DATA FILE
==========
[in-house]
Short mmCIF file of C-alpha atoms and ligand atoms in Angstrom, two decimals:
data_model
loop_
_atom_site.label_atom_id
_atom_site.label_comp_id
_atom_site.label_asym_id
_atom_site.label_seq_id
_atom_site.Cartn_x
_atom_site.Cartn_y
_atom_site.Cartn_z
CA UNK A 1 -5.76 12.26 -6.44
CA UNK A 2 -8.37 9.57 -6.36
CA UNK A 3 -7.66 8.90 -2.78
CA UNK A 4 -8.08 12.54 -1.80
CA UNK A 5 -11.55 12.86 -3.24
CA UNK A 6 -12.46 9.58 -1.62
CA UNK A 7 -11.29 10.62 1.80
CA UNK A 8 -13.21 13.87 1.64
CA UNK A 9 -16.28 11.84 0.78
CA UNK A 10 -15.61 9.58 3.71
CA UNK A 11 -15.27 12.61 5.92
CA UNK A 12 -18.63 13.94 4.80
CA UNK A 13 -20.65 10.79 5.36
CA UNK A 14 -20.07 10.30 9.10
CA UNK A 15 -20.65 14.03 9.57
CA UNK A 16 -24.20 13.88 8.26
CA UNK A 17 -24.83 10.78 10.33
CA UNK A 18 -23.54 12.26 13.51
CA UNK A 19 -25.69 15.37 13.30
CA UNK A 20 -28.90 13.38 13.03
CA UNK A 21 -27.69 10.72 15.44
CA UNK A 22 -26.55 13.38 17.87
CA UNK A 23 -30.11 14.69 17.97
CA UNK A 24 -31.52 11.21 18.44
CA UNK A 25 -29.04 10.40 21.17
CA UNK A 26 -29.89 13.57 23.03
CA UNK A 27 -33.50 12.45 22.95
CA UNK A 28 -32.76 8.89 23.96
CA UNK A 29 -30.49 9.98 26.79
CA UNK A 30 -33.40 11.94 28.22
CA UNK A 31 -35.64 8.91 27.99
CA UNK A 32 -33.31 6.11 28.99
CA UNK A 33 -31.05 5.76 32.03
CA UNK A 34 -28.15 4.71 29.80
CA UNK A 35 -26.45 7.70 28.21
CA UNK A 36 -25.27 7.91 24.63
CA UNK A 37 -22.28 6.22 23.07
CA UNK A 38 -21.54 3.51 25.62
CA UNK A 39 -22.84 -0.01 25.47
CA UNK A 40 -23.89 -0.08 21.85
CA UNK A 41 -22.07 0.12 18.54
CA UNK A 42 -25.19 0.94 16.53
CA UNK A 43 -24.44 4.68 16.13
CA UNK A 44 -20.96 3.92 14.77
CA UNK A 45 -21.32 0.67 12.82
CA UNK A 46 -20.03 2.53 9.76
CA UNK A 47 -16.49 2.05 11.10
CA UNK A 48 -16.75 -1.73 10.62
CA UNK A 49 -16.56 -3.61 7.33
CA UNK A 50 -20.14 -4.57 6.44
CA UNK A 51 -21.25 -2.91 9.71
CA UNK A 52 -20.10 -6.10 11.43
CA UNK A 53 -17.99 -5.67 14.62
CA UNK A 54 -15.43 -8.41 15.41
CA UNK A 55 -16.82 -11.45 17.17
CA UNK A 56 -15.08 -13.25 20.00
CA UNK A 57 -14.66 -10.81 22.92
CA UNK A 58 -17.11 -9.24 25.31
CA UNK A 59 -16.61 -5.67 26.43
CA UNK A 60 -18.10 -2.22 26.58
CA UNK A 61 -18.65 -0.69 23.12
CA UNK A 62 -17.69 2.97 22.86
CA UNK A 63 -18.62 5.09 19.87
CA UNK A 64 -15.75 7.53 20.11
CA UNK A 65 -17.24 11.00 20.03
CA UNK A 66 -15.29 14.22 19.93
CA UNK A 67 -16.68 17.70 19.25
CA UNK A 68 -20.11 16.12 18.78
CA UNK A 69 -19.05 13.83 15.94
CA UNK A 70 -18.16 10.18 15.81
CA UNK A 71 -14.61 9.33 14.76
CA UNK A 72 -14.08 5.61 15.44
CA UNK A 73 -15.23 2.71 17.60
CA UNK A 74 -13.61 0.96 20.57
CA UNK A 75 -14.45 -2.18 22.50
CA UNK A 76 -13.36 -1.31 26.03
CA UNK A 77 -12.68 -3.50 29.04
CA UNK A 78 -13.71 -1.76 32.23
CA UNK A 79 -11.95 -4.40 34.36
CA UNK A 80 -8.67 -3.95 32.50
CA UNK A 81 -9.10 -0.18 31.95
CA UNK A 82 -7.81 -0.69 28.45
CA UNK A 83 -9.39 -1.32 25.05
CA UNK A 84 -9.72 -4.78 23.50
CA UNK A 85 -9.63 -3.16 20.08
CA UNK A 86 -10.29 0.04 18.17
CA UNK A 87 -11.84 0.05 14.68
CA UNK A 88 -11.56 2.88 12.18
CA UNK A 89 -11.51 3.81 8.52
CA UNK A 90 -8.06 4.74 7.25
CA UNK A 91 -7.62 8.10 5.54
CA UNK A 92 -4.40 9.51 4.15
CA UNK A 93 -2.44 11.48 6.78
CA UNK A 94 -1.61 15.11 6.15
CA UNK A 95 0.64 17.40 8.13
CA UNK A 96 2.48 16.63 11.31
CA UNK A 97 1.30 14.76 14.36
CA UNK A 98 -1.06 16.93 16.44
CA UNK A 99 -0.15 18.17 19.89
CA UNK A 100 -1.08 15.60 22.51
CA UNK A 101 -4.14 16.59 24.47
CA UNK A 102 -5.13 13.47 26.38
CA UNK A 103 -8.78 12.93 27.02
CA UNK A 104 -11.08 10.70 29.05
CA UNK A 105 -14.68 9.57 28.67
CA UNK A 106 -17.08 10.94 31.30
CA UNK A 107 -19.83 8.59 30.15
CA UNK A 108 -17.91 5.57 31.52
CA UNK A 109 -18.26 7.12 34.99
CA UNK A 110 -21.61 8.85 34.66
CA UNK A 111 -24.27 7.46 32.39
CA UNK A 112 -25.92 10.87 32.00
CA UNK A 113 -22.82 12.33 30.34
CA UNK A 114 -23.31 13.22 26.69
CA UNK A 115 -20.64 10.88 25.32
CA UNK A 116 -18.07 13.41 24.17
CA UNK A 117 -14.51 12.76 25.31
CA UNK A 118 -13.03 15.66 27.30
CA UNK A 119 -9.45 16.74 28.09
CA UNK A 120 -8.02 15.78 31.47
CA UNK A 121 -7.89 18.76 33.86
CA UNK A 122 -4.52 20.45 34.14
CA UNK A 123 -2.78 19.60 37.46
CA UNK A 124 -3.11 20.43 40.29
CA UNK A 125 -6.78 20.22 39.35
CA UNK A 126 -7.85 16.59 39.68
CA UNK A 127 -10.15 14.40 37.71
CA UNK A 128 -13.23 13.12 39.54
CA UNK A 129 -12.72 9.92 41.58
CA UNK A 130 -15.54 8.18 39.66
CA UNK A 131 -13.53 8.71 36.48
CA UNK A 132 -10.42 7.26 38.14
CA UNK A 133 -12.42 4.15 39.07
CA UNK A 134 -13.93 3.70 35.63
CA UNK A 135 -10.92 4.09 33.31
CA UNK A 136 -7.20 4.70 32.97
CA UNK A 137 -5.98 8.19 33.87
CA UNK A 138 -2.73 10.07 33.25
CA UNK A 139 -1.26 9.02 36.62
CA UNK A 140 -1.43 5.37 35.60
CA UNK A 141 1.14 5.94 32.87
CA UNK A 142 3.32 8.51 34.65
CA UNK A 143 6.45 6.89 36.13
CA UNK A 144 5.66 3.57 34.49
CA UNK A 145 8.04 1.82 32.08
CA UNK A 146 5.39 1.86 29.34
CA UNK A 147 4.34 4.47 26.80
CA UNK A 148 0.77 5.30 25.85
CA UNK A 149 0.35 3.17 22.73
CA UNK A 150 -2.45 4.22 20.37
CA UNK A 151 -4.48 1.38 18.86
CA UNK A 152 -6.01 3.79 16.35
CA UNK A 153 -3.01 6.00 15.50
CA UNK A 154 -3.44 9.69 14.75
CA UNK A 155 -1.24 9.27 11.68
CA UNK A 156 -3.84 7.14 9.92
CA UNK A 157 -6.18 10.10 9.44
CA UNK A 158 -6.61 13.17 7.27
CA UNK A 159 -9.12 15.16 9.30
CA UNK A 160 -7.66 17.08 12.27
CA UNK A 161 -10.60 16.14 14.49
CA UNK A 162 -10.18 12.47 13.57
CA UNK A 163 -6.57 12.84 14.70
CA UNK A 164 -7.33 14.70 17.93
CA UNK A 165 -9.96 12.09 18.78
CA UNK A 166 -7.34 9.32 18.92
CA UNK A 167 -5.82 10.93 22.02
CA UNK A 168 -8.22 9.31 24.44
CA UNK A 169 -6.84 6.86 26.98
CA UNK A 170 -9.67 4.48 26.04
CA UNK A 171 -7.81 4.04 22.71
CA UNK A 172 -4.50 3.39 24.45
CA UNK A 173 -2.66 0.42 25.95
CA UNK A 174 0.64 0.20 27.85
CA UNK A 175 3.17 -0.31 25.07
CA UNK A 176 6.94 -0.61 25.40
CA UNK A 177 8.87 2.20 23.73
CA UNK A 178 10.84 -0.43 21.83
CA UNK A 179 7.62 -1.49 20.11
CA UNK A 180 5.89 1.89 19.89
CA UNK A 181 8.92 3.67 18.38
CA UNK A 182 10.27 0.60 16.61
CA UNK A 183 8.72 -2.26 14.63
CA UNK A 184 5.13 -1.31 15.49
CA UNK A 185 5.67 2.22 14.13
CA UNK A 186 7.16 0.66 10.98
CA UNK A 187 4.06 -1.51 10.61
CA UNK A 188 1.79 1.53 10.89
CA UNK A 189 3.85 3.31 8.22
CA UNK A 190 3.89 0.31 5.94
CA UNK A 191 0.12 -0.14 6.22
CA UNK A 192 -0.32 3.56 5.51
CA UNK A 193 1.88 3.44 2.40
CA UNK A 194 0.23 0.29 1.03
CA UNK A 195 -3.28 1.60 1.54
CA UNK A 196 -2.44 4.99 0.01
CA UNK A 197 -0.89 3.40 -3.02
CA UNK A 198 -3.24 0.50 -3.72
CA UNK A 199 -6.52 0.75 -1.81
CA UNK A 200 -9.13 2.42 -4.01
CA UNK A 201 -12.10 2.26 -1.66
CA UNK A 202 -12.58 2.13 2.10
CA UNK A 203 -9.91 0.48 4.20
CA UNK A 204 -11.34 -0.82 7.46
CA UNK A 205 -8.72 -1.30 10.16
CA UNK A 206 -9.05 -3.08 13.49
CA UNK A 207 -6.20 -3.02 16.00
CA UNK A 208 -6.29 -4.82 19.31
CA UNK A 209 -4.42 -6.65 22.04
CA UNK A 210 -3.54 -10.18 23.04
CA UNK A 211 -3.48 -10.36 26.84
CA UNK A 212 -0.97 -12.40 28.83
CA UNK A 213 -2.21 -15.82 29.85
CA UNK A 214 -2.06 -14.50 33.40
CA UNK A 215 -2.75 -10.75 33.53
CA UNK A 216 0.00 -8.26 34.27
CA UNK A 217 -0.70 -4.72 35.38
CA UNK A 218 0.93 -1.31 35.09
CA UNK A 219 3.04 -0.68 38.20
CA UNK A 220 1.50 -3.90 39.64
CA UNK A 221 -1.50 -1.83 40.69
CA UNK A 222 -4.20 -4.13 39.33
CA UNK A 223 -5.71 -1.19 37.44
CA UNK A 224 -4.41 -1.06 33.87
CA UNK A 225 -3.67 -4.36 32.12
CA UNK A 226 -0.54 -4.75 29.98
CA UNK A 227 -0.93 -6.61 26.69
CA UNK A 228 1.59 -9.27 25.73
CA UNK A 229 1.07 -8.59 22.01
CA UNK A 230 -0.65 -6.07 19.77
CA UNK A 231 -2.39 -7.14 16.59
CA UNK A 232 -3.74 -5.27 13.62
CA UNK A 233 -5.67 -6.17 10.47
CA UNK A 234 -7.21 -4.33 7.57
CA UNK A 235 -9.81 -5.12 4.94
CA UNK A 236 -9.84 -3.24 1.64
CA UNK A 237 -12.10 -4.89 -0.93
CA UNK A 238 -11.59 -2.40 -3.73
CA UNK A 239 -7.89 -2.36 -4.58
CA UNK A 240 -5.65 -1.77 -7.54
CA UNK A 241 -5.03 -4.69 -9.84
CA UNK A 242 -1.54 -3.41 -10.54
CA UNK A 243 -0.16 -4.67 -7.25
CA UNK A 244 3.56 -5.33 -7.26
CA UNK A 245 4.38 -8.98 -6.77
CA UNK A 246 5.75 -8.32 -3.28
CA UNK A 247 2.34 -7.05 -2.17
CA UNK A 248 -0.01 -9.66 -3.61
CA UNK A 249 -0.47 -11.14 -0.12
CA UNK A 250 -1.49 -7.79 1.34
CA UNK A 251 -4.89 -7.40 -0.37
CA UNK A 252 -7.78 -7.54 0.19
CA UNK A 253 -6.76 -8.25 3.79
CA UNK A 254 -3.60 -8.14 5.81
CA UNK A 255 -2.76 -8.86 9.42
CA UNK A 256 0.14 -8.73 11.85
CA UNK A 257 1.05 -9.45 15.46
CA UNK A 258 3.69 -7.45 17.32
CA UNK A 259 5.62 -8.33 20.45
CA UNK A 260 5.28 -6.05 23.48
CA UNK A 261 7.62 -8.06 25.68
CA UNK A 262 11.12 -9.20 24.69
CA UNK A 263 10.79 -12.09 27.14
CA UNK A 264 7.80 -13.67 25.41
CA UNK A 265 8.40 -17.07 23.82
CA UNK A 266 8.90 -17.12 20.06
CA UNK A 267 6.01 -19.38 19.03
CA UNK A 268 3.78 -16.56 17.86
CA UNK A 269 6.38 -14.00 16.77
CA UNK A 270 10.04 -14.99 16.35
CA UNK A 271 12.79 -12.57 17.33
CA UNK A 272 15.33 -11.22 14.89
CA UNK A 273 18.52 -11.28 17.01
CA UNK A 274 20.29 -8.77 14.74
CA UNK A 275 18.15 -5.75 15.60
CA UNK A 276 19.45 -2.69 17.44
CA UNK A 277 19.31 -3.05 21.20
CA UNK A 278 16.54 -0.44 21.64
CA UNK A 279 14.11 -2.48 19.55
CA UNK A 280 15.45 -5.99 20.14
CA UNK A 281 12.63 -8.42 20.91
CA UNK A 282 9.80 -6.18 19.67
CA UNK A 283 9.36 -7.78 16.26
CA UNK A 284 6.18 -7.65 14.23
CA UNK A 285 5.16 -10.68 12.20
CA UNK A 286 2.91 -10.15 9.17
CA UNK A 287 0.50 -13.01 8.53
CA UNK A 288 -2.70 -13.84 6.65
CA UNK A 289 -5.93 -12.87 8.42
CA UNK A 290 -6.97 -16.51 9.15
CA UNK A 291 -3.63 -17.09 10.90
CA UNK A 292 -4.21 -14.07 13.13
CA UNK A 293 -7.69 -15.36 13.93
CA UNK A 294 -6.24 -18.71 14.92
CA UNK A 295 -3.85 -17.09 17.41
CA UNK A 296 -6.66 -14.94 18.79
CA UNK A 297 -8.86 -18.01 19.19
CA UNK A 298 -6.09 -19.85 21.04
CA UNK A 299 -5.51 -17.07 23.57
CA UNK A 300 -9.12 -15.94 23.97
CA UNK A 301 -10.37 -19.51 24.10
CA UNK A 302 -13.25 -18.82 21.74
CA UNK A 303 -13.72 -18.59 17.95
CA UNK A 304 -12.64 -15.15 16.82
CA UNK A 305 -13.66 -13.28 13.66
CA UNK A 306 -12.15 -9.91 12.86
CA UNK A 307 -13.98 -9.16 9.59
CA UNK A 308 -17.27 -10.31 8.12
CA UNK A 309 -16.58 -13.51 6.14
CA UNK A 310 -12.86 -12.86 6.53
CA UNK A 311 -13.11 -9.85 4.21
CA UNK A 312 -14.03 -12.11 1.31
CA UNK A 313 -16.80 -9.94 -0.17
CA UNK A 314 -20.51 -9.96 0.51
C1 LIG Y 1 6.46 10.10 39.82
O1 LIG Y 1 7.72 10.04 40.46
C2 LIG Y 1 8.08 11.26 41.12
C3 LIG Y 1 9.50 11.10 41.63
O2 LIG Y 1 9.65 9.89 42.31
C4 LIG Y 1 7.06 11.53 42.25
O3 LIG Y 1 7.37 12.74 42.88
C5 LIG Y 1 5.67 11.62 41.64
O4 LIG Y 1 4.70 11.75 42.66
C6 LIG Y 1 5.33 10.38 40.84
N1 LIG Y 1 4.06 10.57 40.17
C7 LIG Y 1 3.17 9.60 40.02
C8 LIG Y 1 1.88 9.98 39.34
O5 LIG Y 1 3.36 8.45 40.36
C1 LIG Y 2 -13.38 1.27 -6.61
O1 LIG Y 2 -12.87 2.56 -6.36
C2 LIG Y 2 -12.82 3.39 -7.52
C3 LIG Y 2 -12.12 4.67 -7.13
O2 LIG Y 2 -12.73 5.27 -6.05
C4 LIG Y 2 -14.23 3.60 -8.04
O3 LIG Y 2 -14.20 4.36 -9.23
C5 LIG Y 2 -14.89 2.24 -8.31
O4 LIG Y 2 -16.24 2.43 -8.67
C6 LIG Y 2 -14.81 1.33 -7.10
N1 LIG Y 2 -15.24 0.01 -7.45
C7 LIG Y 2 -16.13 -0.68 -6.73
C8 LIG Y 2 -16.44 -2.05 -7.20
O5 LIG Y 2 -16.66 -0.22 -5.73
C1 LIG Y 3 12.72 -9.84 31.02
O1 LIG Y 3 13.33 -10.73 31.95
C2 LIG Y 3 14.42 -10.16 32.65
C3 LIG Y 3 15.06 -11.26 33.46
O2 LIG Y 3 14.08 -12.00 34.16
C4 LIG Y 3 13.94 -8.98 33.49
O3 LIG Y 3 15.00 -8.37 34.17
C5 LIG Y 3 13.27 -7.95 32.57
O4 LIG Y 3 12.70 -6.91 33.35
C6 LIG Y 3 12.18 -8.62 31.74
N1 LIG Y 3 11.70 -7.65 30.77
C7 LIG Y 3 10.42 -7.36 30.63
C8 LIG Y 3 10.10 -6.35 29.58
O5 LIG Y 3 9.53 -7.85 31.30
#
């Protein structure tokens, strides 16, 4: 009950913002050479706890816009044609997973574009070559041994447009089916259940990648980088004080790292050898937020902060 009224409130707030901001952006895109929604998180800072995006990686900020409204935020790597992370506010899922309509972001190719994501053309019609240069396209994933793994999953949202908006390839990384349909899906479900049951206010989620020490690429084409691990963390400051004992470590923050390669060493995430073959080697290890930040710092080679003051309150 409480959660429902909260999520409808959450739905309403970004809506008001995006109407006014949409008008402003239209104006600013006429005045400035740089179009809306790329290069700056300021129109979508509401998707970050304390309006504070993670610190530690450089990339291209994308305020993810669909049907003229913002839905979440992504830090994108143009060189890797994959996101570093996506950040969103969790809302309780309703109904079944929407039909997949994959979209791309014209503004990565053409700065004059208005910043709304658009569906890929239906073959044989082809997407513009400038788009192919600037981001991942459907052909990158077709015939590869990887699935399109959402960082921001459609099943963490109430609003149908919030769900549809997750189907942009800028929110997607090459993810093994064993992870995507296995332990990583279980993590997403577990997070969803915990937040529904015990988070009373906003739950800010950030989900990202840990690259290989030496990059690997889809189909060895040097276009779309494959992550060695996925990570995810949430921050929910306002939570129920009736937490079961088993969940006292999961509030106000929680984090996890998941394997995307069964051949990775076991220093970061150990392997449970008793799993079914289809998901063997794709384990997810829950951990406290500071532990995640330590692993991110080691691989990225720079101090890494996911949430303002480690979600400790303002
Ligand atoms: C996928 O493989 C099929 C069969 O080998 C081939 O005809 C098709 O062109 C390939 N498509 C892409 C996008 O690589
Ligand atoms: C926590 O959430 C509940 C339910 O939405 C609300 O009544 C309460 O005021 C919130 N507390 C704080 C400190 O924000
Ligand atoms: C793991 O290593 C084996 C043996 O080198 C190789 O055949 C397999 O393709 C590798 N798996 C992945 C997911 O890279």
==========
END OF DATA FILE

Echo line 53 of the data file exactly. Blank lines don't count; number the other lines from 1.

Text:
CA UNK A 42 -25.19 0.94 16.53